Grab bag

Click here for more "Grab bag" entriesSome helpful articles from the last couple of weeks:

  • A long time ago I began recognizing a changing trend in counseling.  Women were battling with lust and pornography too, as Carolyn McCulley affirms in her recent post, “Lust:  Not for men only.”  She writes:  “We have a message of hope and redemption in the morass of sexual confusion. But first we need to help the women who are confused and in our churches right now. Here are four points on how to do that: [keep reading…]”
  • The Briefing, a very helpful publication published by Matthias Media is now available for free online.  You can also still subscribe and receive a printed copy.  I have repeatedly found the articles in this journal to be very helpful.  In fact, I quoted from one of its articles in last Sunday’s sermon.
  • Cripplegate asks, “Can We Trust the New Testament?”  It’s a very helpful and brief overview of the science of canonicity.  John MacArthur addressed the same topic in a slightly different way in his last sermon on the book of Mark, which was also the sermon in which he completed preaching through the entire New Testament — “The Fitting End to Mark’s Gospel.”
  • J. C. Ryle asks “Do we know and use the Bible as we really should?”  The expanded (non-updated language) sermon is here.  A sample:  “Arm yourself with a thorough knowledge of the written word of God. Read your Bible regularly. Become familiar with your Bible. . . . Neglect your Bible and nothing that I know of can prevent you from error if a plausible advocate of false teaching shall happen to meet you. Make it a rule to believe nothing except it can be proved from Scripture. The Bible alone is infallible. . . . Do you really use your Bible as much as you ought?”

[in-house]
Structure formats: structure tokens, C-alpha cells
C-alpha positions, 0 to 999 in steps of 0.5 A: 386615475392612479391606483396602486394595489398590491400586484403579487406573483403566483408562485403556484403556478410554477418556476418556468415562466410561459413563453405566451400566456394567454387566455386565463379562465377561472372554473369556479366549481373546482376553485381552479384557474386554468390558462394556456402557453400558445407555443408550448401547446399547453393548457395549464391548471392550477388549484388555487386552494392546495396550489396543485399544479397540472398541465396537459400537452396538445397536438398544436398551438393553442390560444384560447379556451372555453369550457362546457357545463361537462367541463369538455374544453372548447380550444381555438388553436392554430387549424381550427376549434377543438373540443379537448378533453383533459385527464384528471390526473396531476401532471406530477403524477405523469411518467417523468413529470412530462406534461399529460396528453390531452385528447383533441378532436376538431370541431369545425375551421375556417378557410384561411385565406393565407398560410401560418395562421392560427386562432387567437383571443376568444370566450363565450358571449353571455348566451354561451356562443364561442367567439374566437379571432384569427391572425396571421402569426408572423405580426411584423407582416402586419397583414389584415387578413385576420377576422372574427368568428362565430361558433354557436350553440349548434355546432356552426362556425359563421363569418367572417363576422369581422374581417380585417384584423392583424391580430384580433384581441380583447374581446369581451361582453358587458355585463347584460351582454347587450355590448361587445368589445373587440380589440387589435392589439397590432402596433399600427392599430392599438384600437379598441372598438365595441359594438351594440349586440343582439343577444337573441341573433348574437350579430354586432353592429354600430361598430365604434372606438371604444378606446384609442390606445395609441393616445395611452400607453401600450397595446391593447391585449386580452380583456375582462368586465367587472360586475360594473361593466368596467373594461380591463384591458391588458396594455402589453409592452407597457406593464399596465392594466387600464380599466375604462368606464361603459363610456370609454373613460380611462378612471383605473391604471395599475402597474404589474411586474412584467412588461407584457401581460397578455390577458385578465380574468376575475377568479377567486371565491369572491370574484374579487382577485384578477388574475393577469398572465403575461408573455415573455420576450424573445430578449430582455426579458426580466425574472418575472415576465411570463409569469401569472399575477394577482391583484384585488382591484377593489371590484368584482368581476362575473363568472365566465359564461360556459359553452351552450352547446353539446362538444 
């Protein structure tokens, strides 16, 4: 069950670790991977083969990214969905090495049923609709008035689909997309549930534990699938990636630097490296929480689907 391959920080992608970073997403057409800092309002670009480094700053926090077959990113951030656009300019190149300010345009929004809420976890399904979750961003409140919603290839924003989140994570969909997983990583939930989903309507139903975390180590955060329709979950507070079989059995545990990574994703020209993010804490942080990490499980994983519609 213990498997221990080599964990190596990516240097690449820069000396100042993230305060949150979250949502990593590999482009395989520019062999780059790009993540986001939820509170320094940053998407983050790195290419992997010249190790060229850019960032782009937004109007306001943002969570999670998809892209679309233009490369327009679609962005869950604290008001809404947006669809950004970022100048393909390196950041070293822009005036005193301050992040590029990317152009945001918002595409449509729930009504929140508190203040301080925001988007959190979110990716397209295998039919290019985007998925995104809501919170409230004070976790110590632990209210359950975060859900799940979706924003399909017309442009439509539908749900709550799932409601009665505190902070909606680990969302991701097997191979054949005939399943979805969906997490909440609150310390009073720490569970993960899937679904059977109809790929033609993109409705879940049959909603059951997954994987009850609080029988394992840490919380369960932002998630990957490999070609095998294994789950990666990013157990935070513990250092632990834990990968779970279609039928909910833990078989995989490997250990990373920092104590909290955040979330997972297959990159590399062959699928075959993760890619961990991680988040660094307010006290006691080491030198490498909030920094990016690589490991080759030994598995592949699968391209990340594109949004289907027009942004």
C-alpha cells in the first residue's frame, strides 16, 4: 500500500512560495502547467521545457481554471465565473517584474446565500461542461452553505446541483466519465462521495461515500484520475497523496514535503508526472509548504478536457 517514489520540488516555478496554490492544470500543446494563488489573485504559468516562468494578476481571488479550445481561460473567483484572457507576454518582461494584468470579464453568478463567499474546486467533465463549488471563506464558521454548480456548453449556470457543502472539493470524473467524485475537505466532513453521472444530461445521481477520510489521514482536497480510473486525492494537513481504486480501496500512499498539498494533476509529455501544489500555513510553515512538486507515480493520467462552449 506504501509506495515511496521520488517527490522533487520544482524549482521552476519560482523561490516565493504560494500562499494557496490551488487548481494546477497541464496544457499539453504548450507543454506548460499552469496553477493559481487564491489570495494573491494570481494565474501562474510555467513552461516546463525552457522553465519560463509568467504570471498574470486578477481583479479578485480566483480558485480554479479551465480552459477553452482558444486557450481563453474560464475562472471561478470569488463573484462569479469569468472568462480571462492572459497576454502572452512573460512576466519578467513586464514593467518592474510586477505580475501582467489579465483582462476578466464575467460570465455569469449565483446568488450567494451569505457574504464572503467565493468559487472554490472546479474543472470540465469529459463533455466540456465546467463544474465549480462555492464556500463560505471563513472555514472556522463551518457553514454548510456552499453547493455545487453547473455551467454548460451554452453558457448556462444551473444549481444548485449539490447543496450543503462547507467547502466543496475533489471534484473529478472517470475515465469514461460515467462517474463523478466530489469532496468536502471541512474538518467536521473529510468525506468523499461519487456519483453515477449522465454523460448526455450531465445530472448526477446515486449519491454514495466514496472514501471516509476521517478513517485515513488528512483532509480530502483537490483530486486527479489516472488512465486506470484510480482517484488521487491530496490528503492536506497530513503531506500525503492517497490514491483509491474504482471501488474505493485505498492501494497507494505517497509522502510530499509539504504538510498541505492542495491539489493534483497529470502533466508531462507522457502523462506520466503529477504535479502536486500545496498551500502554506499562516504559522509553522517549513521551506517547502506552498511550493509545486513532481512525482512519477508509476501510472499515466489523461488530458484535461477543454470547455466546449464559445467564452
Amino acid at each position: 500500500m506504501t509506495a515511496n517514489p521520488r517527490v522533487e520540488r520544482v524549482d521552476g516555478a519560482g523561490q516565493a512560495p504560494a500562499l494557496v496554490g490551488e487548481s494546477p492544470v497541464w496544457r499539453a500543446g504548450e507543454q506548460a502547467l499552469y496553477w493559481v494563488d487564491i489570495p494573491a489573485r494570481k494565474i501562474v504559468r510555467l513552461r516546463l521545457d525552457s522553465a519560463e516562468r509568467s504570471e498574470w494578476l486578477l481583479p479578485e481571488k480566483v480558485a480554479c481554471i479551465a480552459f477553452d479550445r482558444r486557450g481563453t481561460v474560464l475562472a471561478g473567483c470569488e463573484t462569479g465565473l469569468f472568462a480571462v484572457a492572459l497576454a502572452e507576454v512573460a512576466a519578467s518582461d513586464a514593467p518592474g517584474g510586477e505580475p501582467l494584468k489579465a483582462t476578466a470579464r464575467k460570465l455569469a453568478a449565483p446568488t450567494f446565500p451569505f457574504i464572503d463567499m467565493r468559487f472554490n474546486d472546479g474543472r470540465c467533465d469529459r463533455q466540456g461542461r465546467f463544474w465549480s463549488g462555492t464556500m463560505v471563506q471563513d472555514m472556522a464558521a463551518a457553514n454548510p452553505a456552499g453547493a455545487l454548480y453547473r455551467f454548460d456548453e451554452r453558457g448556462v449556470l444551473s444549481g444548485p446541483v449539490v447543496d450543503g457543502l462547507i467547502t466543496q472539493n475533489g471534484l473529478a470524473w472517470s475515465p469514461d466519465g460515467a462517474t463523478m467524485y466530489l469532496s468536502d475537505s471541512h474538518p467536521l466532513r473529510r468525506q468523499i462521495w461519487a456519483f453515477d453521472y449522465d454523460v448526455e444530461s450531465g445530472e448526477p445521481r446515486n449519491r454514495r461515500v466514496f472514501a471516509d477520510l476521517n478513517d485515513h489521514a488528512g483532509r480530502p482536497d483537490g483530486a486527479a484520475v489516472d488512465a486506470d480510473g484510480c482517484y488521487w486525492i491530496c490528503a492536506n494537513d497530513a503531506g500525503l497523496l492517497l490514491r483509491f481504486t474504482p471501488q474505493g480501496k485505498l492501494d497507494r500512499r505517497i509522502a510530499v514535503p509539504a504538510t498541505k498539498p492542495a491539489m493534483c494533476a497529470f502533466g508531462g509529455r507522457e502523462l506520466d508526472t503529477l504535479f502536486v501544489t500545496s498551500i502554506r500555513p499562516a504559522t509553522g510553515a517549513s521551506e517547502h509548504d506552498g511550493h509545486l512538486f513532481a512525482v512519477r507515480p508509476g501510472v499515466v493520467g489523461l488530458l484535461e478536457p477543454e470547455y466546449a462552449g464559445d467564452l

• The Ordinary Pastor talks about what to do “When the Chariot of Guilt Rolls into Town…”  His summarizes the problem this way, before offering some biblical counsel:  “Guilt roles in because we are sinners. We become aware of our sin. We realize our lack of conformity to God’s Word. We know of our spiritual laziness. We know of our failure to do what God requires. And so we feel the guilt.”
  • Two items by J. I. Packer — his sermon at John Stott’s funeral, and “The History and Theology of the Puritans.”  [In fact, there are several other entire seminary courses from Westminster Seminary online.  Several of them look particularly helpful.]

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